Here you can read about how data is stored on Promise. All data shown is actual data from the production database.
If, for example, you use e-mail email@example.com to sign in to Promise. We represent that e-mail on our servers like this:
This is the combined SHA-256 and BLAKE2b. That means that your e-mail is not even persisted in a format that can be decrypted and reveal your actual e-mail.
To show your e-mail in the browser it is stored in an encrypted cookie in your browser. This is not stored on the server.
All your data, i.e. your identifiers for relying parties, are stored in a vault.
Here is a Base64 encoded example of vault data:
This data is encrypted with a secret key that can only be generated by knowing your password. Meaning only you can decrypt the contents. Here is an example of such a generated key:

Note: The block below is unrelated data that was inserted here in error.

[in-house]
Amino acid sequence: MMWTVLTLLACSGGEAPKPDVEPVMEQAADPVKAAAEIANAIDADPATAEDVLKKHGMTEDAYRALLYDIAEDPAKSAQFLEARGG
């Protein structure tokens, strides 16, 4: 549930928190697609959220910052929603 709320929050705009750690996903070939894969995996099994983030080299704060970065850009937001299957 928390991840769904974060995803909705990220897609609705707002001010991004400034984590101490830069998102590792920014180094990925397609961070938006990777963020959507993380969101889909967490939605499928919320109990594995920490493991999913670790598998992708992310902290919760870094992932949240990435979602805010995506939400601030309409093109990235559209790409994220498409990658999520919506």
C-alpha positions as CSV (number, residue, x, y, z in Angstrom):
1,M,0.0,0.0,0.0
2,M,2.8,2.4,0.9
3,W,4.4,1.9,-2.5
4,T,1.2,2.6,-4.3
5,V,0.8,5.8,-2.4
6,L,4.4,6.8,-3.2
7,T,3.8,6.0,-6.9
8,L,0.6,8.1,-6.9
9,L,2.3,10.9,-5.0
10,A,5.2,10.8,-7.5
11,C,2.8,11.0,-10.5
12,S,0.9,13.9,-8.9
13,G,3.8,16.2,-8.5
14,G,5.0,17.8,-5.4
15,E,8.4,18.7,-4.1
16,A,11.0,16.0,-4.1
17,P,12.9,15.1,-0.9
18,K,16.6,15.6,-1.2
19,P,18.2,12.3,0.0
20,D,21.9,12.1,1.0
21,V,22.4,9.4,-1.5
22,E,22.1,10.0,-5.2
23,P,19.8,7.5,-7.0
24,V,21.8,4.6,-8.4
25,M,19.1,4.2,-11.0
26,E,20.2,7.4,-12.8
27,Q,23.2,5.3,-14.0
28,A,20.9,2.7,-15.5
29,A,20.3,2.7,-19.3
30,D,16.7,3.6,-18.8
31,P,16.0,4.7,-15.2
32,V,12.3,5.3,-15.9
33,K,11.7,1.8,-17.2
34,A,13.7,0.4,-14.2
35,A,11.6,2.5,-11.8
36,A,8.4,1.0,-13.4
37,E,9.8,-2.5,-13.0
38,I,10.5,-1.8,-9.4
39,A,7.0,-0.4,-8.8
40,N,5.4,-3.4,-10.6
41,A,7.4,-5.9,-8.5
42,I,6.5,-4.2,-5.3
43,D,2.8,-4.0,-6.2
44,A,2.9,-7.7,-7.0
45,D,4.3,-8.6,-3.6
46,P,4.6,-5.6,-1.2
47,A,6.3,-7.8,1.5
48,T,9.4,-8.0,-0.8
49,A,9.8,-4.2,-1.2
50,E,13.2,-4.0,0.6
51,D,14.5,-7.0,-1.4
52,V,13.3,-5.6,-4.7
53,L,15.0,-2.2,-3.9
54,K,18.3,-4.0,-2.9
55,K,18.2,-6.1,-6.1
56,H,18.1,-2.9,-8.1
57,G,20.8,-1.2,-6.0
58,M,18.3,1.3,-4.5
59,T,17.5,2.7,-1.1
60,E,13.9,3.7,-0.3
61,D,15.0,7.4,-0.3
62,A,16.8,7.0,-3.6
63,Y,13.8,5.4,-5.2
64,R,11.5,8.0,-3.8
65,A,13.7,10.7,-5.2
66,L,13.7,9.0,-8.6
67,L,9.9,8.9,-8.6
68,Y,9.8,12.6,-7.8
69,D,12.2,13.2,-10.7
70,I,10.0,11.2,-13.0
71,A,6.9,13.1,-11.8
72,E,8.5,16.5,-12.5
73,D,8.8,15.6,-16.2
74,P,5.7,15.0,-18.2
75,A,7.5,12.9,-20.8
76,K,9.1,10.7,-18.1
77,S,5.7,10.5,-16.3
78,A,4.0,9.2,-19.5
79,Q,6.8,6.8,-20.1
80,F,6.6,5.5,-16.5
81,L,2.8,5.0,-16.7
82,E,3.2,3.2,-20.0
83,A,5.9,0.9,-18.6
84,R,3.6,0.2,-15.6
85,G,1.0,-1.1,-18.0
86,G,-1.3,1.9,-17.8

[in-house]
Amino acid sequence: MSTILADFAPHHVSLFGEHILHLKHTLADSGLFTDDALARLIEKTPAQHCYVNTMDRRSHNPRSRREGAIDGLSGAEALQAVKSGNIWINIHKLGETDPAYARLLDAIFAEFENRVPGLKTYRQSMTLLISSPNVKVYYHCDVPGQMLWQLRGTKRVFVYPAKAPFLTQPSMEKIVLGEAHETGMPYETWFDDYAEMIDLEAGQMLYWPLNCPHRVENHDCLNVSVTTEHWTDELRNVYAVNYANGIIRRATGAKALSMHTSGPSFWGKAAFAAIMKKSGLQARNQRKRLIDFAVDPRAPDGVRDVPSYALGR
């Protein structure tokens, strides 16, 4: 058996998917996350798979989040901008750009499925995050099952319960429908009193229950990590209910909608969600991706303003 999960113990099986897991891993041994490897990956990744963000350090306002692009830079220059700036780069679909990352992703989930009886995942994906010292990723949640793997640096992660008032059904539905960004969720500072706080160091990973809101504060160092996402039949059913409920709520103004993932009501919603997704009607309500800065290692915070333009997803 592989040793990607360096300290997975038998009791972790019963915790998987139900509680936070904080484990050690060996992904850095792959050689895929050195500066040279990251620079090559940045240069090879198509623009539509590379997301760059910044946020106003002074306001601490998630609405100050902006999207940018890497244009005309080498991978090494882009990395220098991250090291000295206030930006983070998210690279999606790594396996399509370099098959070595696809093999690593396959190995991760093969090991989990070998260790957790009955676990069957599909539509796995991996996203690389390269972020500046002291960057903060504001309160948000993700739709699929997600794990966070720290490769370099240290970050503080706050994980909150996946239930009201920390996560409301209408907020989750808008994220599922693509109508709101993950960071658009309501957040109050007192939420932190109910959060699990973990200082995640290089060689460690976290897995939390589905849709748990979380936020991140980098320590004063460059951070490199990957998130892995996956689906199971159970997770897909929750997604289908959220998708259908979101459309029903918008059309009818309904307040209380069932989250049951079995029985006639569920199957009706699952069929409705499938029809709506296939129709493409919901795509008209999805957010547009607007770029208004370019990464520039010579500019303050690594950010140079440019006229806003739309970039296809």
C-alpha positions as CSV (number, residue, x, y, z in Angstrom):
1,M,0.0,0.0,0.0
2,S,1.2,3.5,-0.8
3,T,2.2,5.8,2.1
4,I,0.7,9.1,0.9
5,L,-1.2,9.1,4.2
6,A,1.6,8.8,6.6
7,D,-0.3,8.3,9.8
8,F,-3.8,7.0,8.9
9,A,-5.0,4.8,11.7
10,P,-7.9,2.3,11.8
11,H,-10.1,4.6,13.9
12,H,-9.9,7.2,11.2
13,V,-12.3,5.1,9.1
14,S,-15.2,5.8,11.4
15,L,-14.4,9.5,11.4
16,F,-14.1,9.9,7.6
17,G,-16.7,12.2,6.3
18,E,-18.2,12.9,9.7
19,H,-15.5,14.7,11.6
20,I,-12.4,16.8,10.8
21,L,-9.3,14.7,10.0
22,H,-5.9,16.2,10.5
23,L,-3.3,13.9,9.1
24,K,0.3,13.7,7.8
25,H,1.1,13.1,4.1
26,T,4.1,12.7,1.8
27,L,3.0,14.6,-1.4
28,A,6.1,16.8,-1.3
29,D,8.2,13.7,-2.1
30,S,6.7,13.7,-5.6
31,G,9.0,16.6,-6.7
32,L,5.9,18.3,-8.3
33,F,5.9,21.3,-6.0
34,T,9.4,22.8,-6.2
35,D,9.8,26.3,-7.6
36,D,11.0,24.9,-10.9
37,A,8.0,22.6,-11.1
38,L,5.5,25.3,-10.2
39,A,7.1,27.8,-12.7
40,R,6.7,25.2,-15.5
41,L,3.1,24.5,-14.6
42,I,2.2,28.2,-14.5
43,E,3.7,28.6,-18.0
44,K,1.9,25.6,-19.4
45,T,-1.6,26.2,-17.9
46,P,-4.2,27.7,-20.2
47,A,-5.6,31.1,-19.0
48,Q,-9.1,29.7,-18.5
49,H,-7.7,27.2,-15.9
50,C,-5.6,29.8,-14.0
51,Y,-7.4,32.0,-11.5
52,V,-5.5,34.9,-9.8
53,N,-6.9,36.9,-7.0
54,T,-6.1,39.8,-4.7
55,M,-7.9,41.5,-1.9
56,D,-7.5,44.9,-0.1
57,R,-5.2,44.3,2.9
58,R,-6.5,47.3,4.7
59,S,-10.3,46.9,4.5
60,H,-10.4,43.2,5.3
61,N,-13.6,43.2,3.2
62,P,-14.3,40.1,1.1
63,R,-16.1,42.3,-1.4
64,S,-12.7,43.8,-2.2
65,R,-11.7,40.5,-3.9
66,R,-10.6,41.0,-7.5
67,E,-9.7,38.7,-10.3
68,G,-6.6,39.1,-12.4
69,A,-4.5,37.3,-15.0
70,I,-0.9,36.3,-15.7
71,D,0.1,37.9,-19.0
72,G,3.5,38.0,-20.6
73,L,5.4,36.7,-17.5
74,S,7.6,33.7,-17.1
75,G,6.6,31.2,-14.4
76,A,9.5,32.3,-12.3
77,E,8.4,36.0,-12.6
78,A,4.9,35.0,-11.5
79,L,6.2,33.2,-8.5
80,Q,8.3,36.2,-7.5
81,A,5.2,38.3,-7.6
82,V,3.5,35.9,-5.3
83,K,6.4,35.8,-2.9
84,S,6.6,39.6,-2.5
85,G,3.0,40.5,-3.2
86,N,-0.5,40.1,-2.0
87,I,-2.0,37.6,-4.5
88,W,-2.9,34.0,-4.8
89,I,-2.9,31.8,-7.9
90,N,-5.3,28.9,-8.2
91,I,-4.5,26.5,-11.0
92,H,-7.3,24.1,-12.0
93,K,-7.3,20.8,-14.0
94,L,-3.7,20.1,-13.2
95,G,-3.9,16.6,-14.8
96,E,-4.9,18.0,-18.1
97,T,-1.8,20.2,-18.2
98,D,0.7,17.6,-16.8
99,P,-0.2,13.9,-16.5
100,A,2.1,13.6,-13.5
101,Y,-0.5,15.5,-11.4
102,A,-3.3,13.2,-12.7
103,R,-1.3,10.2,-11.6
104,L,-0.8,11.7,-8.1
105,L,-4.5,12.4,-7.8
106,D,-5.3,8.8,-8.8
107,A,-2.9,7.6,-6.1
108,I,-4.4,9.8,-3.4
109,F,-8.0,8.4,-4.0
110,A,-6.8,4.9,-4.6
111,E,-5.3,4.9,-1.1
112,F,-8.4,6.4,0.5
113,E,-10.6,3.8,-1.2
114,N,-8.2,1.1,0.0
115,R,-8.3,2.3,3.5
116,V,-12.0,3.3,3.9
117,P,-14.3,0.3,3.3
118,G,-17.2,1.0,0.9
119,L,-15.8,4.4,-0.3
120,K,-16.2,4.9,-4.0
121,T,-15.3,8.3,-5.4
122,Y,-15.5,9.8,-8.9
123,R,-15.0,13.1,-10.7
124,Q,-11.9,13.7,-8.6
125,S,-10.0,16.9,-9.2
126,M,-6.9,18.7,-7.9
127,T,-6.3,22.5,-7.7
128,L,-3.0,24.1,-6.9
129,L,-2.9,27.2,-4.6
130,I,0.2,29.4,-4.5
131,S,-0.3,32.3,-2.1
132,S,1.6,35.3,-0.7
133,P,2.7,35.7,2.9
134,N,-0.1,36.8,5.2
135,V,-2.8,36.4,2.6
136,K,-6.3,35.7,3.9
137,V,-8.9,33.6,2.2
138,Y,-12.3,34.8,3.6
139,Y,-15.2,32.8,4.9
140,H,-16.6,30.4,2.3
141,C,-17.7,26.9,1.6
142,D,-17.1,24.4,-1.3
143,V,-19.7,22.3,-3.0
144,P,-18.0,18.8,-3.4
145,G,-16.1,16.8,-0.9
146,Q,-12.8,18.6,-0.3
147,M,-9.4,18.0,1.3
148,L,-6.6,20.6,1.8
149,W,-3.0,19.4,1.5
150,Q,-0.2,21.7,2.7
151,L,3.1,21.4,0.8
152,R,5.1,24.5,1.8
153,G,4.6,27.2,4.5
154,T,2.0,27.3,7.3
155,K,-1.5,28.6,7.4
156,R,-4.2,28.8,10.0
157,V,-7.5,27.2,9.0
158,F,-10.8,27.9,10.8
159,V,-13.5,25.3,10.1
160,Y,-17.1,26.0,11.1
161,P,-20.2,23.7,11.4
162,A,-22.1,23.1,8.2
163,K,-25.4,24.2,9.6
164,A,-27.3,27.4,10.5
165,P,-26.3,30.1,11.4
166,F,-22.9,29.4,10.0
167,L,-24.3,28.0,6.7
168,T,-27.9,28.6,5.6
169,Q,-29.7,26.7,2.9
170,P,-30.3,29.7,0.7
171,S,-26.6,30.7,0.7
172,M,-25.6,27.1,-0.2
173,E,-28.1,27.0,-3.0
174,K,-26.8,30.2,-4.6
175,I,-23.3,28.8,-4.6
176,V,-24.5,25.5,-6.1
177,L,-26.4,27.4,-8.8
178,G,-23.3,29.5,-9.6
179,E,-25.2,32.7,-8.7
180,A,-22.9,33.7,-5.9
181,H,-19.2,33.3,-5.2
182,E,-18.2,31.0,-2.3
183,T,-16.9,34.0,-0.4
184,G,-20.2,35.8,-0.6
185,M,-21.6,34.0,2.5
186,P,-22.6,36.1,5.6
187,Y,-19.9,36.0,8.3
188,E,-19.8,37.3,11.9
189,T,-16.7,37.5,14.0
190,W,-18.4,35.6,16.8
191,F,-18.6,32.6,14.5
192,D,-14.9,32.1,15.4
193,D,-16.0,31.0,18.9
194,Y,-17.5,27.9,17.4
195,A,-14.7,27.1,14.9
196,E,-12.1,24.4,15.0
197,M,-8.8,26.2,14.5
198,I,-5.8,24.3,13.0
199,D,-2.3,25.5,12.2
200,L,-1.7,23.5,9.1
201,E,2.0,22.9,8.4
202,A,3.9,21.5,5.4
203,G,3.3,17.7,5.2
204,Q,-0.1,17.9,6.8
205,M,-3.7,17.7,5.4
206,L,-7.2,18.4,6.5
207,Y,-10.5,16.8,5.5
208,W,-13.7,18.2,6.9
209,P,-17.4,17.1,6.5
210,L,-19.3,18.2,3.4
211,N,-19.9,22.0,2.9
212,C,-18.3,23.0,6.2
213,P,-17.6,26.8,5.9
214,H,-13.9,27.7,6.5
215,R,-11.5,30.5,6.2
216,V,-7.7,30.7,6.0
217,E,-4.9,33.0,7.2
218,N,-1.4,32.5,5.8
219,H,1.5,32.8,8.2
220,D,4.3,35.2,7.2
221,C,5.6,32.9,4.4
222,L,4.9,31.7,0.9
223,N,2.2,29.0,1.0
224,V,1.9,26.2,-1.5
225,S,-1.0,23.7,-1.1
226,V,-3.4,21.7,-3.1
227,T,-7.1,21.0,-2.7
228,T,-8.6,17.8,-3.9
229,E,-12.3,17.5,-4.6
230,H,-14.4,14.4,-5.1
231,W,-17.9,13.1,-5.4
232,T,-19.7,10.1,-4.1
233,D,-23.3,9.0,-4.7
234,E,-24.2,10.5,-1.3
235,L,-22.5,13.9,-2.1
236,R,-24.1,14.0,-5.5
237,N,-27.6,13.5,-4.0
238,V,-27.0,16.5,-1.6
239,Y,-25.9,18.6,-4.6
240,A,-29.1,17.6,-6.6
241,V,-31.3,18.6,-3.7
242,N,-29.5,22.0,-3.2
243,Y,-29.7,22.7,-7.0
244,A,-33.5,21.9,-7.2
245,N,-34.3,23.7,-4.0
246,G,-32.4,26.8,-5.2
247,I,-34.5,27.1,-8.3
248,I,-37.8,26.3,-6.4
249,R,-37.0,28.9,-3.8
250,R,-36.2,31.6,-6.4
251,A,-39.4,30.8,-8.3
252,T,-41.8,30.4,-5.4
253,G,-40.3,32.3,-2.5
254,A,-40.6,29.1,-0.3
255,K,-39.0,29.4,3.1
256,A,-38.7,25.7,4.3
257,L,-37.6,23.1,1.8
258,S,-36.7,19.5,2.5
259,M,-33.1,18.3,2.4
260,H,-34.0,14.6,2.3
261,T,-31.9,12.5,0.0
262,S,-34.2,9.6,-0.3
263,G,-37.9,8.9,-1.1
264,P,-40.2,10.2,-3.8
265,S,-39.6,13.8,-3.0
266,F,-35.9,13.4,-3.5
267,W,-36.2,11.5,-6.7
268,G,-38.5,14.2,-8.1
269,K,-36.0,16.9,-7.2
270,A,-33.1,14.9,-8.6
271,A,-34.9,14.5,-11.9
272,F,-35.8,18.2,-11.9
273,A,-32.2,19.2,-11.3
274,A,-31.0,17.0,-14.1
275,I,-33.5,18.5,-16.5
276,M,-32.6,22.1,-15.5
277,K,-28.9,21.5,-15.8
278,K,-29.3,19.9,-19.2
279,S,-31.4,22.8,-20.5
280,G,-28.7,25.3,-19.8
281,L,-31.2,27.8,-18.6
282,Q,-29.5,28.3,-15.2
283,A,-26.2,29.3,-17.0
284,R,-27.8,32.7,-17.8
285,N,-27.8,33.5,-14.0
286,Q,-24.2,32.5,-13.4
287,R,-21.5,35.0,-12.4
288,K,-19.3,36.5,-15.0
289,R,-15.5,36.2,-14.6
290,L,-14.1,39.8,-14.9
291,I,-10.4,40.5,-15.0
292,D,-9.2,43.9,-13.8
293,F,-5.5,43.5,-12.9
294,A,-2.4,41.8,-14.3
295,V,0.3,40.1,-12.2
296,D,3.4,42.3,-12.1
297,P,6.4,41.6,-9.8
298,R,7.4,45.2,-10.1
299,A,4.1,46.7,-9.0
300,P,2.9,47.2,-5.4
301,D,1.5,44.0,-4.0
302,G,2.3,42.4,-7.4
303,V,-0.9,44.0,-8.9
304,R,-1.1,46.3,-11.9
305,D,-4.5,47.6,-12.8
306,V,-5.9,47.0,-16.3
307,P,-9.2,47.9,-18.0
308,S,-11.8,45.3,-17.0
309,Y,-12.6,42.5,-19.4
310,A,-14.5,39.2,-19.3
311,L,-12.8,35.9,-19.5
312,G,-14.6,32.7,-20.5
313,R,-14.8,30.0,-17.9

This key is only stored in an encrypted cookie. It is not stored on the server.
You can use that key to decrypt the vault content cipher to this:
In order to be able to recover your account, i.e. reset password, we have to keep an encrypted version of your vault key. This is encrypted using public key encryption. It looks like this:
As mentioned, this is encrypted using a private and public key. To decrypt, you'll need the corresponding public and private keys.
The private key used to decrypt, is kept in at a different physical location than the production environment.
The public key, is kept in the production database.
If you do not want your account to be recoverable, all that has to be done, is to delete that public key.